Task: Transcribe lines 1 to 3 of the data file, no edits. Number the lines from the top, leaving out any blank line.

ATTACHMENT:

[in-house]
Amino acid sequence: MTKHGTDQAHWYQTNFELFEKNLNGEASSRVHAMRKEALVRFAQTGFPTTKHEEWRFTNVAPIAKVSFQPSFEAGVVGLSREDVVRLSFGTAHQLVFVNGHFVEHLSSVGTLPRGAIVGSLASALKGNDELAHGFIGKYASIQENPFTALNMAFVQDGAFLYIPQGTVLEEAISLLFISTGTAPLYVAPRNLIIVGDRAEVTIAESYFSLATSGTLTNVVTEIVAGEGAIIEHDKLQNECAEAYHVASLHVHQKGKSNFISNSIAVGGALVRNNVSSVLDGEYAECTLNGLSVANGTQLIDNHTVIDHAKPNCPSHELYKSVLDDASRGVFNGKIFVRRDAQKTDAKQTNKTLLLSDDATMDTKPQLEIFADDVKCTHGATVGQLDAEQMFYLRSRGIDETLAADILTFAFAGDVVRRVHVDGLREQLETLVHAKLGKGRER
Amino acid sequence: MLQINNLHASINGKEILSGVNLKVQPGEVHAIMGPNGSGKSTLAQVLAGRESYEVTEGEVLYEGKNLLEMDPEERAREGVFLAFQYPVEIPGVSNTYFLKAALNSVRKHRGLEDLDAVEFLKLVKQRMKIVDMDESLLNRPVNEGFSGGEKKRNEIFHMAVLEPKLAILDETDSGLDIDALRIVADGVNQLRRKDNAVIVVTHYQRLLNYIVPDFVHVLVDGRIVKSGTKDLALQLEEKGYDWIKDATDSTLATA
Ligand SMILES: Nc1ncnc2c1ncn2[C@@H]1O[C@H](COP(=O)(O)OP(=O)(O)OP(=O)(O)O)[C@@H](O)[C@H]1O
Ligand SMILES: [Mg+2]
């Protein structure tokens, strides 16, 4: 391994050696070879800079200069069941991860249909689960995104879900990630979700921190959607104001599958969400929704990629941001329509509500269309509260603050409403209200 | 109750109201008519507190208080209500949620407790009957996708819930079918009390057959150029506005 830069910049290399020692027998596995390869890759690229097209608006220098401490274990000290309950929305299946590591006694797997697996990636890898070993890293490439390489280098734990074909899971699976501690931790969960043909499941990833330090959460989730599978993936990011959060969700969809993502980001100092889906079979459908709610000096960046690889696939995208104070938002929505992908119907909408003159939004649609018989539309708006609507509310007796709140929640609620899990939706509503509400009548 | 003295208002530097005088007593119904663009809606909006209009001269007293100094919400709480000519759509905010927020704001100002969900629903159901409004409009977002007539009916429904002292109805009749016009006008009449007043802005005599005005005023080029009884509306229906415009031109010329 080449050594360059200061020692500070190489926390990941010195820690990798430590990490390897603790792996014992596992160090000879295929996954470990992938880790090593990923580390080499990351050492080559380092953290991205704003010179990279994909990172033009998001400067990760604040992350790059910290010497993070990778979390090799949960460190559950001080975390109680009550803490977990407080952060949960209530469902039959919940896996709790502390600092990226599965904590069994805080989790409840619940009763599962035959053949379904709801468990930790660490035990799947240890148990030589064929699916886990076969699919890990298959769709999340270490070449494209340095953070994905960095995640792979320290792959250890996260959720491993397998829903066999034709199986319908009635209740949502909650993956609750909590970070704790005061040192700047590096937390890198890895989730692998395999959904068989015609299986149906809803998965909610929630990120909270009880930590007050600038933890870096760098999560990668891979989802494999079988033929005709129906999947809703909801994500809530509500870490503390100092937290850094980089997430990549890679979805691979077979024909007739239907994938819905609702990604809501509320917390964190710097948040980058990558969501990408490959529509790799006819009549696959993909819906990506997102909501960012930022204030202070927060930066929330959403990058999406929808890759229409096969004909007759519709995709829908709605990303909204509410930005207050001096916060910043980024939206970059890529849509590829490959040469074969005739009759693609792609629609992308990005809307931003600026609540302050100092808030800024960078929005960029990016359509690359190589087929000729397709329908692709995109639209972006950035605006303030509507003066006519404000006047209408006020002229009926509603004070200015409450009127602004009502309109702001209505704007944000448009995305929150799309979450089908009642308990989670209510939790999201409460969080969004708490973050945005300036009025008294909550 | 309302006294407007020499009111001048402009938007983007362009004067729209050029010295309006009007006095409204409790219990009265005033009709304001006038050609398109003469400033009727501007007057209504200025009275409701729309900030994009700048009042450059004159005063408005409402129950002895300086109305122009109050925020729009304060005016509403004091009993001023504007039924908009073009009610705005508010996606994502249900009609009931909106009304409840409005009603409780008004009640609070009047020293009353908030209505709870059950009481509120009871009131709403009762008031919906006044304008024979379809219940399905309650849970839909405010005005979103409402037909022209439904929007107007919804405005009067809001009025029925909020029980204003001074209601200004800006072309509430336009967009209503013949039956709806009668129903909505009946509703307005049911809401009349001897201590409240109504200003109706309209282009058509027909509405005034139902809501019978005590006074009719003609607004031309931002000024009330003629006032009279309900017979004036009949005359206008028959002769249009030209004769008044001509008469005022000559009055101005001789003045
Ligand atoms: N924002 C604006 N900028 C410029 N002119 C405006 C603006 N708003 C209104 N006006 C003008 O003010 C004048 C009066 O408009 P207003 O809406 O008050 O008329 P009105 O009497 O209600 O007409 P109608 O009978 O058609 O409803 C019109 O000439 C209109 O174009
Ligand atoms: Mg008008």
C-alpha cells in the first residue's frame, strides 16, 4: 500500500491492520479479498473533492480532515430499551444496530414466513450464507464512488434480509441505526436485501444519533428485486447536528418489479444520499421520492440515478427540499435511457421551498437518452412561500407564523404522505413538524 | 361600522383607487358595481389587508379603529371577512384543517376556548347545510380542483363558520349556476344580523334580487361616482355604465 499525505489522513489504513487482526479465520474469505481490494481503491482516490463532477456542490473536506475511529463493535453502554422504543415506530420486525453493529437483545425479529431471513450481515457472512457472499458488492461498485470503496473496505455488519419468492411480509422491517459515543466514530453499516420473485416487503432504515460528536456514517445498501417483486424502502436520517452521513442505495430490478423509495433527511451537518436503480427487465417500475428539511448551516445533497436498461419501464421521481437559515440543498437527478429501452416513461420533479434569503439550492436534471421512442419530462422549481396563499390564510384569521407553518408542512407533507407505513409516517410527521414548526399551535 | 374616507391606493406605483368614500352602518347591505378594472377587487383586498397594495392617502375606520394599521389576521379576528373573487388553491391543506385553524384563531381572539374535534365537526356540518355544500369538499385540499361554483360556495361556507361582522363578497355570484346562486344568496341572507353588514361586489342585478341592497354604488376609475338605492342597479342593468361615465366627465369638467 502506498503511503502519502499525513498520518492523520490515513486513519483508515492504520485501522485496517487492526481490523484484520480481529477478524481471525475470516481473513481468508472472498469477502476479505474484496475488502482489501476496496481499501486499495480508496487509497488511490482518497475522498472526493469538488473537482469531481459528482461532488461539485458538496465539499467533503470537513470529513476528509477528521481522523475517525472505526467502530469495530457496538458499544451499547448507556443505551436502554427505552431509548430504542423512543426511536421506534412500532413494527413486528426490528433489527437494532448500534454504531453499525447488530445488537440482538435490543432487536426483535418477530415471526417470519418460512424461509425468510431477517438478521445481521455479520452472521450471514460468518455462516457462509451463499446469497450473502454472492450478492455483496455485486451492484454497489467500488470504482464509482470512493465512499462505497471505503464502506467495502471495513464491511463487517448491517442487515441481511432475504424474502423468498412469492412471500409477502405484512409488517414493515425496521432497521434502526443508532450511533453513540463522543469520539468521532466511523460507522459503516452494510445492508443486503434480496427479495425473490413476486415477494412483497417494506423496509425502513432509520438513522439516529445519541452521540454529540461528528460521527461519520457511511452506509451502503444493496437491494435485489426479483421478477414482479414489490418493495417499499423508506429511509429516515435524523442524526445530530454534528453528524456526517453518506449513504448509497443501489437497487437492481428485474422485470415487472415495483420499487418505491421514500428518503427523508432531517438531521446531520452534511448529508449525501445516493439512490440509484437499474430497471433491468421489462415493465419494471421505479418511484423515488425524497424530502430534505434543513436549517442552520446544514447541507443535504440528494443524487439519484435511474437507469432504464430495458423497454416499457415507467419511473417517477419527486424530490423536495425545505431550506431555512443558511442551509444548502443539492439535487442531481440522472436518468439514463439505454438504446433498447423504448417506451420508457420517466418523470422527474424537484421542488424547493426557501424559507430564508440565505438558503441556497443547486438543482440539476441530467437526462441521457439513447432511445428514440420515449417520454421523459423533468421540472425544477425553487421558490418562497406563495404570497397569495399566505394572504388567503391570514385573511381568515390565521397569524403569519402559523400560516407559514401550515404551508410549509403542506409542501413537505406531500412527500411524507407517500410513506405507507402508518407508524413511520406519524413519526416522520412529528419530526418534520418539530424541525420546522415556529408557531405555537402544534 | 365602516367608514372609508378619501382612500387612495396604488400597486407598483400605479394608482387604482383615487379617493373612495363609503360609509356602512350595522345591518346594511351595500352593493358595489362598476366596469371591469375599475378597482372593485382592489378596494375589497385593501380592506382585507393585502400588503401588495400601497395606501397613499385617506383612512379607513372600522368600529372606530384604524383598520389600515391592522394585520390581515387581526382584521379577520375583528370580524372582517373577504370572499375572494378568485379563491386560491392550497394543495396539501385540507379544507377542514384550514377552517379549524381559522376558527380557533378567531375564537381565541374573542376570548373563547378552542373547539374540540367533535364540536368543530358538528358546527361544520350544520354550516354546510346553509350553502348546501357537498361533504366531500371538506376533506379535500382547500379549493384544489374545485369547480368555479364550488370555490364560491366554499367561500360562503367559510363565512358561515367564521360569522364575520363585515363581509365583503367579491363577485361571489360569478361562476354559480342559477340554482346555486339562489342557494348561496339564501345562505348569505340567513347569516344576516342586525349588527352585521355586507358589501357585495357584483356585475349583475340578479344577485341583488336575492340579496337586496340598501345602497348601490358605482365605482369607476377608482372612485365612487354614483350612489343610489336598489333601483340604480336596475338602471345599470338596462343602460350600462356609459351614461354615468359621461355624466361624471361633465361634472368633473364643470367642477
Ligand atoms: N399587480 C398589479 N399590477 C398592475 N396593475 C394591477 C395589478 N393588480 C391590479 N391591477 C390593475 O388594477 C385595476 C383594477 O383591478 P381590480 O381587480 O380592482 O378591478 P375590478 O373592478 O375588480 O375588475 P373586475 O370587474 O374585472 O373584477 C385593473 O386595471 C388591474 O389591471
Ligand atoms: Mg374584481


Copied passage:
[in-house]
Amino acid sequence: MTKHGTDQAHWYQTNFELFEKNLNGEASSRVHAMRKEALVRFAQTGFPTTKHEEWRFTNVAPIAKVSFQPSFEAGVVGLSREDVVRLSFGTAHQLVFVNGHFVEHLSSVGTLPRGAIVGSLASALKGNDELAHGFIGKYASIQENPFTALNMAFVQDGAFLYIPQGTVLEEAISLLFISTGTAPLYVAPRNLIIVGDRAEVTIAESYFSLATSGTLTNVVTEIVAGEGAIIEHDKLQNECAEAYHVASLHVHQKGKSNFISNSIAVGGALVRNNVSSVLDGEYAECTLNGLSVANGTQLIDNHTVIDHAKPNCPSHELYKSVLDDASRGVFNGKIFVRRDAQKTDAKQTNKTLLLSDDATMDTKPQLEIFADDVKCTHGATVGQLDAEQMFYLRSRGIDETLAADILTFAFAGDVVRRVHVDGLREQLETLVHAKLGKGRER
Amino acid sequence: MLQINNLHASINGKEILSGVNLKVQPGEVHAIMGPNGSGKSTLAQVLAGRESYEVTEGEVLYEGKNLLEMDPEERAREGVFLAFQYPVEIPGVSNTYFLKAALNSVRKHRGLEDLDAVEFLKLVKQRMKIVDMDESLLNRPVNEGFSGGEKKRNEIFHMAVLEPKLAILDETDSGLDIDALRIVADGVNQLRRKDNAVIVVTHYQRLLNYIVPDFVHVLVDGRIVKSGTKDLALQLEEKGYDWIKDATDSTLATA